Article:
Suzy Gonzales was 19 years old when she took her own life in 2003. Her parents Mike and Mary Gonzales of Red Bluff say she was a bubbly, outgoing girl with a bright future ahead of her. They also say she would still be alive today if not for an online website she'd logged onto months before that convinced her she should commit suicide and taught her how to do it. " She basically followed cookbook instructions how to do this, from hiding her depression from us, to writing her suicide note, the predator even proofread her suicide note to make sure nobody would stop her", said Suzy's father Mike Gonzales.
Eight years later, the Gonzales' are still grieving, but they've turned their grief into determination, trying to keep others from falling victim to an online predator. In 2007 congressman Wally Herger introduced a bill they helped author, Suzy's Law. " That would make it a federal crime for someone to use the internet to promote or advocate and encourage other to take their own life", Gonzales said.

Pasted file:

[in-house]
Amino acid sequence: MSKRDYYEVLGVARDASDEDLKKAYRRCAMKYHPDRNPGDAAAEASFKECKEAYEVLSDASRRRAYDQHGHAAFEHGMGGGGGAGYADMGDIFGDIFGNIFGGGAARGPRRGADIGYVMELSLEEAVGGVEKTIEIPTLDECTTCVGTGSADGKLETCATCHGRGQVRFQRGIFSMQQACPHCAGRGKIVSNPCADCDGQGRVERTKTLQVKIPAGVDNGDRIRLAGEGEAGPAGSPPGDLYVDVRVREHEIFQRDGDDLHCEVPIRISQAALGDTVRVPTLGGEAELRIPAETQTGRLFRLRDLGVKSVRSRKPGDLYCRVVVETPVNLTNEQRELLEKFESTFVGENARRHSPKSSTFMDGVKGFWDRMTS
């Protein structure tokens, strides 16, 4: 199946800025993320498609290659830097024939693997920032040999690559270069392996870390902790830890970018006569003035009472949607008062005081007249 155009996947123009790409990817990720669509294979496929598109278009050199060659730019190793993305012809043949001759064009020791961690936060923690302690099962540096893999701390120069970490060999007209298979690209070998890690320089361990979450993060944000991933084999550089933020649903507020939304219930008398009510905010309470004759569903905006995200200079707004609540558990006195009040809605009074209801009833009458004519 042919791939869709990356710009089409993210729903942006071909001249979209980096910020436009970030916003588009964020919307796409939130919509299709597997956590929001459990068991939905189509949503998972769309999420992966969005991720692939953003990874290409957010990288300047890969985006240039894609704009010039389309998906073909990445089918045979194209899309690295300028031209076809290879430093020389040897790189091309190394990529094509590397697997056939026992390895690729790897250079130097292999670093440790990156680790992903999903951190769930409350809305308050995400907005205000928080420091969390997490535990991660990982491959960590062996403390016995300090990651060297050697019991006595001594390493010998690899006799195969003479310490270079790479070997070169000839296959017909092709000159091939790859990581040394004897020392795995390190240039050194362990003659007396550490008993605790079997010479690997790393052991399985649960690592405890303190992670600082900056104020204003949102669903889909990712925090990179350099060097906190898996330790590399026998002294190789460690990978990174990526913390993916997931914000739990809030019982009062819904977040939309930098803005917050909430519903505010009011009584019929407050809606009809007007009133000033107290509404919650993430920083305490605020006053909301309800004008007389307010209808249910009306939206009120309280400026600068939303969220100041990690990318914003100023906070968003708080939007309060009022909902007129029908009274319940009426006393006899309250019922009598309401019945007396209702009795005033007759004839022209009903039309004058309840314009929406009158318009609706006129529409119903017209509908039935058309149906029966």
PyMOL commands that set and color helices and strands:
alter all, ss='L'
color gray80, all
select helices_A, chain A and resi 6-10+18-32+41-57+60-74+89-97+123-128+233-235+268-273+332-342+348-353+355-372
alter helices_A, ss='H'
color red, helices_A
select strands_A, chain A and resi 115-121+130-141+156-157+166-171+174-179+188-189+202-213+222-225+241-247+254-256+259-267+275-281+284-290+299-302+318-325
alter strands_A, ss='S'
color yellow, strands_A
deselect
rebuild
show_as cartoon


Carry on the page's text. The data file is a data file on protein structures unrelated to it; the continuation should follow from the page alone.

The bill has not yet been adopted by congress but is up for consideration again this year. The Gonzales' also helped launch the first Out Of The Darkness walk in Chico last October, and are being honored in New York City by the American Foundation For Suicide Prevention with the survivor life saver award. " It's bringing more to the public consciousness of this growing problem", explained Gonzales.
The award is a great honor for the Gonzales', but they say they won't stop until Suzy's Law is passed and online predators are stopped. " Suicide is not the answer, it's very preventable", explained Gonzales.